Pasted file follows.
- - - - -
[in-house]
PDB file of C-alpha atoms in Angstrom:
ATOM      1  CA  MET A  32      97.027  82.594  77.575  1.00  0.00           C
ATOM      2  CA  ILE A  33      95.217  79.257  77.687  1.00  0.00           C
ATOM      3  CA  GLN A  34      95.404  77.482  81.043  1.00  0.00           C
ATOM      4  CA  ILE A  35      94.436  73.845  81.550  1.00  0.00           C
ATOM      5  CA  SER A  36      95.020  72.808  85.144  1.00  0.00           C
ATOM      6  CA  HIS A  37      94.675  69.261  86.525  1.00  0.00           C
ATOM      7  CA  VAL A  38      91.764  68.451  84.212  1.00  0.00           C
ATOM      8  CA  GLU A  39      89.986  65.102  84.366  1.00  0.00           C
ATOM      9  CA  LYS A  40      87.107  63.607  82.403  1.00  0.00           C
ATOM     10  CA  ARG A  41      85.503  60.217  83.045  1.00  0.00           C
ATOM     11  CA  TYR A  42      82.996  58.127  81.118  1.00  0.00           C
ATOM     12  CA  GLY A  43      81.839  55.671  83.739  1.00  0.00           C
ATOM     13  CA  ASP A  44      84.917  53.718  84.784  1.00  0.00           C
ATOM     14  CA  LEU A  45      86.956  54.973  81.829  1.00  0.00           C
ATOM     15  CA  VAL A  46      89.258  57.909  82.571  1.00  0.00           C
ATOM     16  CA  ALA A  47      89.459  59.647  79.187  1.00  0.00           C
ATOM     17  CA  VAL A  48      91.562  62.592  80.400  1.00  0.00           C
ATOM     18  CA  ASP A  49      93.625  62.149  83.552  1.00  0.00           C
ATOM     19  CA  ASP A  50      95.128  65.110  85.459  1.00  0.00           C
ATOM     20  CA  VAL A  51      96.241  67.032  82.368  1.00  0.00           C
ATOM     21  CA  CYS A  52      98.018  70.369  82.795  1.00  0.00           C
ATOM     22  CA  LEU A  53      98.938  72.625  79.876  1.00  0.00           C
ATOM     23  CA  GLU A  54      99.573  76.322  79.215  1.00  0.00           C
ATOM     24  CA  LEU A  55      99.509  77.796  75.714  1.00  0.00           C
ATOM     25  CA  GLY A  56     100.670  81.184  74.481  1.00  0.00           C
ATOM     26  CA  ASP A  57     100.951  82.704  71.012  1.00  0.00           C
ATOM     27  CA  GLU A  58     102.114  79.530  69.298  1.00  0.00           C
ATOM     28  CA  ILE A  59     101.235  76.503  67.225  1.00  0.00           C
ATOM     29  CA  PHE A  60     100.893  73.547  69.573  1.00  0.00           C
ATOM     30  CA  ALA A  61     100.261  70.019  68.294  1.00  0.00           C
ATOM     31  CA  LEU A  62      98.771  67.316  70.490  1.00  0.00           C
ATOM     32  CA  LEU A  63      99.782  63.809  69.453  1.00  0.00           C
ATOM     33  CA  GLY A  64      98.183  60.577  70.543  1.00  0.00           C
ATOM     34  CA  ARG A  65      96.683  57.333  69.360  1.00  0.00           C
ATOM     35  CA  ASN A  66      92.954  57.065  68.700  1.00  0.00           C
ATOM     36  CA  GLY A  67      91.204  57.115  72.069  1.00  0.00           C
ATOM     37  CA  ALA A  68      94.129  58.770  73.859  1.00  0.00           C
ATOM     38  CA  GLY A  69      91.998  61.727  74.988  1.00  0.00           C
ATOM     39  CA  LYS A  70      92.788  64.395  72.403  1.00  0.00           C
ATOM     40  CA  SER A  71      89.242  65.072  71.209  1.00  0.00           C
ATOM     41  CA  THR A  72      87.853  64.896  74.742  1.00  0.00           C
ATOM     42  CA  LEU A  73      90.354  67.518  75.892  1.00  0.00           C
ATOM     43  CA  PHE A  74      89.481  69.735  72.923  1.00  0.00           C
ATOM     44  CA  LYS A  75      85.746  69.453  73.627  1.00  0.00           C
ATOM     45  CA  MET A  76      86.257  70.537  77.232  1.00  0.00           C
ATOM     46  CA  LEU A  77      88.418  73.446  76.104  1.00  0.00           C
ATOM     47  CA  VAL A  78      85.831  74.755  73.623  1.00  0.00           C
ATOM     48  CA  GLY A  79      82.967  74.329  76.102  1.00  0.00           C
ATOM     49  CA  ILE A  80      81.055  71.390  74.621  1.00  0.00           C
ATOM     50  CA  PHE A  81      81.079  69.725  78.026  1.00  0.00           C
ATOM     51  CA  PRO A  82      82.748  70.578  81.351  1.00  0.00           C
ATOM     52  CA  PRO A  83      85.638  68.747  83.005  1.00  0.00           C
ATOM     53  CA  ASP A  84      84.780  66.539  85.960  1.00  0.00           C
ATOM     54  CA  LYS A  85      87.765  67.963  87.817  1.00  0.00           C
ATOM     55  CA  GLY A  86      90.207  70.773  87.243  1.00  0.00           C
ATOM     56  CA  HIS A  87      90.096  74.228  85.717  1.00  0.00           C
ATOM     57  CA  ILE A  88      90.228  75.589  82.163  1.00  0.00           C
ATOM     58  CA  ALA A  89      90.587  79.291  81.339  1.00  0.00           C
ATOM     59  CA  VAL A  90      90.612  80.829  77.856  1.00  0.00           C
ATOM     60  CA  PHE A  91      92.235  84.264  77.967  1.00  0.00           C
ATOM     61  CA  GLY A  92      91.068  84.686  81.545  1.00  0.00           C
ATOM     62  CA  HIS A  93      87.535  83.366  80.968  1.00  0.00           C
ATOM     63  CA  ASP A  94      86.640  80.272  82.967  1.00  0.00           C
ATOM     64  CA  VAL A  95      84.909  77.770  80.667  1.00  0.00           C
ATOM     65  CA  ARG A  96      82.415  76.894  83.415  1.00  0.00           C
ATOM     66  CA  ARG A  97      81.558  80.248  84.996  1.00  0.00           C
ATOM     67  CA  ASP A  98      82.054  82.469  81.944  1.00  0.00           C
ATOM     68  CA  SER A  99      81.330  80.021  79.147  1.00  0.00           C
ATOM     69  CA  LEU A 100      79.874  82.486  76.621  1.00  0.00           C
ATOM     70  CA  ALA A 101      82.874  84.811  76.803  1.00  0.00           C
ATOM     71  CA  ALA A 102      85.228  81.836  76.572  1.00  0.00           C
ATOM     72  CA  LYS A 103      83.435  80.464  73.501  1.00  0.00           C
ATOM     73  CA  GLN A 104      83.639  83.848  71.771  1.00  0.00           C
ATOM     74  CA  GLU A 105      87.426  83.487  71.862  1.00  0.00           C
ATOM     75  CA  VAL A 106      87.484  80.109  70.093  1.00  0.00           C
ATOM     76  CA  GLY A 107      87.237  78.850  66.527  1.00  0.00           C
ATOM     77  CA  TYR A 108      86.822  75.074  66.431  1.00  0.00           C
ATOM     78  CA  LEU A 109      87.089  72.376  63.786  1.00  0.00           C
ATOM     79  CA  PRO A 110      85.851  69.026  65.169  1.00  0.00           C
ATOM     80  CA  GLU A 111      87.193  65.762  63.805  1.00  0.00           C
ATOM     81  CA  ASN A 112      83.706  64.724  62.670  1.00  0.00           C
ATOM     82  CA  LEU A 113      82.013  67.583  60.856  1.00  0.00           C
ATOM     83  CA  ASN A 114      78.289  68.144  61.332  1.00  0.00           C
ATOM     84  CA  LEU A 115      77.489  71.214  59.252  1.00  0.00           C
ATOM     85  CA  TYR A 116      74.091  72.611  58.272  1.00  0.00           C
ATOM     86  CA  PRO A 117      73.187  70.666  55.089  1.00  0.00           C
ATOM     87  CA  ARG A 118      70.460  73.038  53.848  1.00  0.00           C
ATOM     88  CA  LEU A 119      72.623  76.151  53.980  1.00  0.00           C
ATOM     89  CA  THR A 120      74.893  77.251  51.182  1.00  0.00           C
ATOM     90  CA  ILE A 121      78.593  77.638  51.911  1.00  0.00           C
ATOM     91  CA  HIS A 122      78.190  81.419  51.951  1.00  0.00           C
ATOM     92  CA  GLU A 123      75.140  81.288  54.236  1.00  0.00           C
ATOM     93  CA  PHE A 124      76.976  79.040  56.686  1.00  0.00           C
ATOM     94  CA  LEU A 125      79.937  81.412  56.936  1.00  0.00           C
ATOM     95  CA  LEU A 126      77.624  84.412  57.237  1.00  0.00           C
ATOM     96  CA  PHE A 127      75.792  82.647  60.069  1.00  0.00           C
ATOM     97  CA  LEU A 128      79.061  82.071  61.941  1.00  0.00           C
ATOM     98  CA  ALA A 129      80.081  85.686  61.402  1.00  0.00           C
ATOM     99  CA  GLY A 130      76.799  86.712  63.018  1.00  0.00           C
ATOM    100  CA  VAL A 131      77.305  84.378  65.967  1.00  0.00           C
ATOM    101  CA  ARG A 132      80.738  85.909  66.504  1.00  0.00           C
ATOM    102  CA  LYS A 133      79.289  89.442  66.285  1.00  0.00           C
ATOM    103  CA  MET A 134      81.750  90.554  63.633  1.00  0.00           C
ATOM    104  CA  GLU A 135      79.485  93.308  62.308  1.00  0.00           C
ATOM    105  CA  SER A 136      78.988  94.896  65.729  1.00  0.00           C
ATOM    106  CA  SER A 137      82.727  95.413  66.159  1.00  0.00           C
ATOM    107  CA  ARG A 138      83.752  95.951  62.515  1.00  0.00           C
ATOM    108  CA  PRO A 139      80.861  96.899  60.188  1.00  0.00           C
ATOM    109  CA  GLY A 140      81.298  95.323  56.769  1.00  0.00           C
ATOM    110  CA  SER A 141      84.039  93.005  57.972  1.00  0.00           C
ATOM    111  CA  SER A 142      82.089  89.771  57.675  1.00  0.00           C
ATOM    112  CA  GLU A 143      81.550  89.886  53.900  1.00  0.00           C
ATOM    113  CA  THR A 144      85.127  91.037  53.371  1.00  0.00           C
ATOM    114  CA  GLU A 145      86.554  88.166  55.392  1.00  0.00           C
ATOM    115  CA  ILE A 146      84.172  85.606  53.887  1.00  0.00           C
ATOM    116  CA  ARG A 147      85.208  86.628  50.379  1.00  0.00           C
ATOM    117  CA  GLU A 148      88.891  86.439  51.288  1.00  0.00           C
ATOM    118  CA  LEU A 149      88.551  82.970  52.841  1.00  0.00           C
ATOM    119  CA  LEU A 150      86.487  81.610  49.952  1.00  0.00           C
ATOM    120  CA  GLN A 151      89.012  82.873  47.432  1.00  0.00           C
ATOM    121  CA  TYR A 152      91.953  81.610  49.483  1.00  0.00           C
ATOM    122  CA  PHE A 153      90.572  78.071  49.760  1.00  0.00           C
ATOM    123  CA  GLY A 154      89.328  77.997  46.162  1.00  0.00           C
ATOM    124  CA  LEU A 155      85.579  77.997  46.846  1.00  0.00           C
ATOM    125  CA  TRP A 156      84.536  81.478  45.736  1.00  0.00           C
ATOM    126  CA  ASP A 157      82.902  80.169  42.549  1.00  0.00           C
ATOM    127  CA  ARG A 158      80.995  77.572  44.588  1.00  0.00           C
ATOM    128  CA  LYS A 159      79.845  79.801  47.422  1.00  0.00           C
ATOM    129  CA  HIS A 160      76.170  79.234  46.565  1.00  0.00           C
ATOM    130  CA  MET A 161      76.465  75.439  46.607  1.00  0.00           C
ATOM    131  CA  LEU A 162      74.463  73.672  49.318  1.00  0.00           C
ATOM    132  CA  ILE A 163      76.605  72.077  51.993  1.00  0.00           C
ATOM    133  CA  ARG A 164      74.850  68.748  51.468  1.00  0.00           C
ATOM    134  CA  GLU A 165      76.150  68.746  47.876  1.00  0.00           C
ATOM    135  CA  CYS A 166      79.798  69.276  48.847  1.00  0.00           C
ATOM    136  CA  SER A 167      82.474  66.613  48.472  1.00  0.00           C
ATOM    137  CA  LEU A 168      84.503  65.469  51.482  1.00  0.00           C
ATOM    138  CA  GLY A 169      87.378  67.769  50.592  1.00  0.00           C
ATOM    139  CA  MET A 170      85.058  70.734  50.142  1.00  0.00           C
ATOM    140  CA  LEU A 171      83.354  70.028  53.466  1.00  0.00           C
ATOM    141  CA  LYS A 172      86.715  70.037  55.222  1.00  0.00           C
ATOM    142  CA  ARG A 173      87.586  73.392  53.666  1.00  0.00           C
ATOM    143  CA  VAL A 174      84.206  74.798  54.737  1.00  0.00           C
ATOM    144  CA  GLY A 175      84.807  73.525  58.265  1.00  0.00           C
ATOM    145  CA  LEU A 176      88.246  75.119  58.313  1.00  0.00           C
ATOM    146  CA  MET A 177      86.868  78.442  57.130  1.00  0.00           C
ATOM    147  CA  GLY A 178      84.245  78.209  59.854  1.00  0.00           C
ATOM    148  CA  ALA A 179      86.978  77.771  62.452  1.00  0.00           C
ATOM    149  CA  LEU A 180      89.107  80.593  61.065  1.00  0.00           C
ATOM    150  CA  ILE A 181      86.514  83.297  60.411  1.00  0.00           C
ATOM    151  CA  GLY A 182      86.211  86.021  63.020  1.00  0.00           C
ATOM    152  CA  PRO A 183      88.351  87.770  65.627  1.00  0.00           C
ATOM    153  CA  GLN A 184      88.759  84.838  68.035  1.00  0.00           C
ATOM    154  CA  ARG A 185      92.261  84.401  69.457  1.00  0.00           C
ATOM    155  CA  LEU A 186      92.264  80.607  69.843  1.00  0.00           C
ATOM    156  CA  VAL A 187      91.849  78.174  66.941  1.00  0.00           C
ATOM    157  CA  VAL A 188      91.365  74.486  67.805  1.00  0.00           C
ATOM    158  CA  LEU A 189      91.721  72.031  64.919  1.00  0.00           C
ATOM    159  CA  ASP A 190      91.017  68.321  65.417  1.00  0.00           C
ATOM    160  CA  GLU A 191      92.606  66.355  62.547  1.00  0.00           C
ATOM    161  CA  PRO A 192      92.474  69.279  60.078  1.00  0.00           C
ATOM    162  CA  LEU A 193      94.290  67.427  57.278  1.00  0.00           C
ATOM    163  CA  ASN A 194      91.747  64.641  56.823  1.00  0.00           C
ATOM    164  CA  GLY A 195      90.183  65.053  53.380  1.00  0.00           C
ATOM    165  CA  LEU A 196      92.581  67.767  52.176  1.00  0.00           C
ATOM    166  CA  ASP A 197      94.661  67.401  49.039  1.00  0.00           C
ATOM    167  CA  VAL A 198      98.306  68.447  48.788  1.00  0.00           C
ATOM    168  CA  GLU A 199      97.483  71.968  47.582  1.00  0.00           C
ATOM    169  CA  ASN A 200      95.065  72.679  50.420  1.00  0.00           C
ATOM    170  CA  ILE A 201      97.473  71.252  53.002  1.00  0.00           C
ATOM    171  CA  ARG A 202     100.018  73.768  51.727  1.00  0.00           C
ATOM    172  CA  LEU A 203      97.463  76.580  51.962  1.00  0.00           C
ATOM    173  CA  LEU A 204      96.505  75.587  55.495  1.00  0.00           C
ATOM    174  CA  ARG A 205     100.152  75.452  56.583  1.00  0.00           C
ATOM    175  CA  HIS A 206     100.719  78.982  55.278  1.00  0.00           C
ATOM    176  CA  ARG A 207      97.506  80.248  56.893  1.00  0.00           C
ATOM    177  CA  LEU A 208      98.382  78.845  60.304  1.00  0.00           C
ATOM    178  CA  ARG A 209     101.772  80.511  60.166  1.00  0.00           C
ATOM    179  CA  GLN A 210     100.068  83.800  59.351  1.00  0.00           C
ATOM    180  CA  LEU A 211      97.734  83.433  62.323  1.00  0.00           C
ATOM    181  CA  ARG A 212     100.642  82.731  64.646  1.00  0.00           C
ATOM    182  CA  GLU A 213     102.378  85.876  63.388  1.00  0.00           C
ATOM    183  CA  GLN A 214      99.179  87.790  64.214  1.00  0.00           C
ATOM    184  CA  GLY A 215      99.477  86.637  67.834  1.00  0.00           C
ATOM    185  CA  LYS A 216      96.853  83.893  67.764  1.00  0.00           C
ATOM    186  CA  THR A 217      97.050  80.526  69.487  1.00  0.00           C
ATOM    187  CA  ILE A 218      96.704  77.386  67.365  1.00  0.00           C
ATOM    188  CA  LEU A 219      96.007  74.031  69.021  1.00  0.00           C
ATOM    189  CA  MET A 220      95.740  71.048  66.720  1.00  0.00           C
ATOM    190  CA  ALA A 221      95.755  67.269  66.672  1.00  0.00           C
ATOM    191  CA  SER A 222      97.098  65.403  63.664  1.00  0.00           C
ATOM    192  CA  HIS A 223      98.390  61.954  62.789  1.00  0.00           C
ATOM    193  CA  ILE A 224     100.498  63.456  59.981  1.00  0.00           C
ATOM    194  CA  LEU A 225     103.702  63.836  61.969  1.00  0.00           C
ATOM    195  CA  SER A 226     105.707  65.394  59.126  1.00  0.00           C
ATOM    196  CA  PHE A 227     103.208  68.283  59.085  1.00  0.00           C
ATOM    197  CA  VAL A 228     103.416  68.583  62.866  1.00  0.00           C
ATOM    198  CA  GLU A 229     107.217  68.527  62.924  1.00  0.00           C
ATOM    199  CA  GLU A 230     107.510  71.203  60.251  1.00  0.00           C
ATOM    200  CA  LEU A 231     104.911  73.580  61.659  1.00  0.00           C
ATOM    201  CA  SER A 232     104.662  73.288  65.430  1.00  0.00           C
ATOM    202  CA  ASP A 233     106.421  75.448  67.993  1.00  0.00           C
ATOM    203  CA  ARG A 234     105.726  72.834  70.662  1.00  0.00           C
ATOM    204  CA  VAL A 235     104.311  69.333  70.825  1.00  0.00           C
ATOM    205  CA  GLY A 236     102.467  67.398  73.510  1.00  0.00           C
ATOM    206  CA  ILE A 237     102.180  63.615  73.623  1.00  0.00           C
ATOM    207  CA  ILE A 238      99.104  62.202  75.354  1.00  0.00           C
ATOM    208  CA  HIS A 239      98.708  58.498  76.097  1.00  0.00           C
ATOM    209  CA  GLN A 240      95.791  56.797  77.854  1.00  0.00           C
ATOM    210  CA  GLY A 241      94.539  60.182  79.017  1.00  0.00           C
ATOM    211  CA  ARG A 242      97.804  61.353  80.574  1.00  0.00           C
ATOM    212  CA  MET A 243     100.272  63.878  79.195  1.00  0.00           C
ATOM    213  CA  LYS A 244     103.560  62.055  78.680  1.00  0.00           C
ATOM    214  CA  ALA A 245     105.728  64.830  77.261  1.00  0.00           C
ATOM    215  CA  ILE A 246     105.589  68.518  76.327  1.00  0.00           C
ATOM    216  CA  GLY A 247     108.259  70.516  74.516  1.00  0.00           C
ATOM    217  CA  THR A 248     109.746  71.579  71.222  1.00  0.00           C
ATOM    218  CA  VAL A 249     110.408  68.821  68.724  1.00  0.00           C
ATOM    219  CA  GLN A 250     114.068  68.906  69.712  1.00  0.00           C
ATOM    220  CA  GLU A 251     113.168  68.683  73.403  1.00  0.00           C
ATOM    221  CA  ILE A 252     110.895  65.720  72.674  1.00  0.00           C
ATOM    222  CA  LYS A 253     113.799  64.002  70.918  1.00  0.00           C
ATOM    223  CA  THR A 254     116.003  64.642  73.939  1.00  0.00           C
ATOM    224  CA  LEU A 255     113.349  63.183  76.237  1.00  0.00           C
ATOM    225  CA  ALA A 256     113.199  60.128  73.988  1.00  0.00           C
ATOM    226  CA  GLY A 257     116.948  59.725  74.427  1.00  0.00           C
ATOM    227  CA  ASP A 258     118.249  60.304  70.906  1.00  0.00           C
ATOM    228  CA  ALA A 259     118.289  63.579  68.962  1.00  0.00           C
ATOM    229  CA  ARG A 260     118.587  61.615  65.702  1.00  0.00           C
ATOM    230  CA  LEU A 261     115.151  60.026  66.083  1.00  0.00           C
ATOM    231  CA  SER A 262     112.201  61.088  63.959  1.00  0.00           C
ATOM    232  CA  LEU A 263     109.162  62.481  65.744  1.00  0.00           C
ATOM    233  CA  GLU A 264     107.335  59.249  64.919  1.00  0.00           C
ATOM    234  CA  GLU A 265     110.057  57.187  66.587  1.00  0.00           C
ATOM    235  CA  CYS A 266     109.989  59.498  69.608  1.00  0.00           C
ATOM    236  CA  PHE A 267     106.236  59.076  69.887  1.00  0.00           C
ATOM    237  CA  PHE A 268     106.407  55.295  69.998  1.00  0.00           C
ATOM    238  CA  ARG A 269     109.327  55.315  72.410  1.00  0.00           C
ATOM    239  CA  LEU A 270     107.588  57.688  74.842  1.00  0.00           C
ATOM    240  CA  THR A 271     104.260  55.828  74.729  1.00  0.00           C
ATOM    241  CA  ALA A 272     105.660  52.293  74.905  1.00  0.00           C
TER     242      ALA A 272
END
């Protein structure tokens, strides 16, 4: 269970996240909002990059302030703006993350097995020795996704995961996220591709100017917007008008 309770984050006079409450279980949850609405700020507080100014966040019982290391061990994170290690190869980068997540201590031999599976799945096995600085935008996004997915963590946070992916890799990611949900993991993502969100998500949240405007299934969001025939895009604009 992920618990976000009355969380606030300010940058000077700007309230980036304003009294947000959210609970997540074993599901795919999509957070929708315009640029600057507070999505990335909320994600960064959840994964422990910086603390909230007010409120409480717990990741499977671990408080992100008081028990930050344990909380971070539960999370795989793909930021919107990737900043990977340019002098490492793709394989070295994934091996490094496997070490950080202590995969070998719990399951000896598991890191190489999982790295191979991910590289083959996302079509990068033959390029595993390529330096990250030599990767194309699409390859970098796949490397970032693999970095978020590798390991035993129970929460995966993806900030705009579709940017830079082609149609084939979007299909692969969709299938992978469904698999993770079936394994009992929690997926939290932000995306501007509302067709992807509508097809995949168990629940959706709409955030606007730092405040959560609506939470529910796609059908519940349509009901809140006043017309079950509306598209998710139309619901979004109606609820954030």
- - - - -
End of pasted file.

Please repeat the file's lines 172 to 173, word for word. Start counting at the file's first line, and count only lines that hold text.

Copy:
ATOM    170  CA  ILE A 201      97.473  71.252  53.002  1.00  0.00           C
ATOM    171  CA  ARG A 202     100.018  73.768  51.727  1.00  0.00           C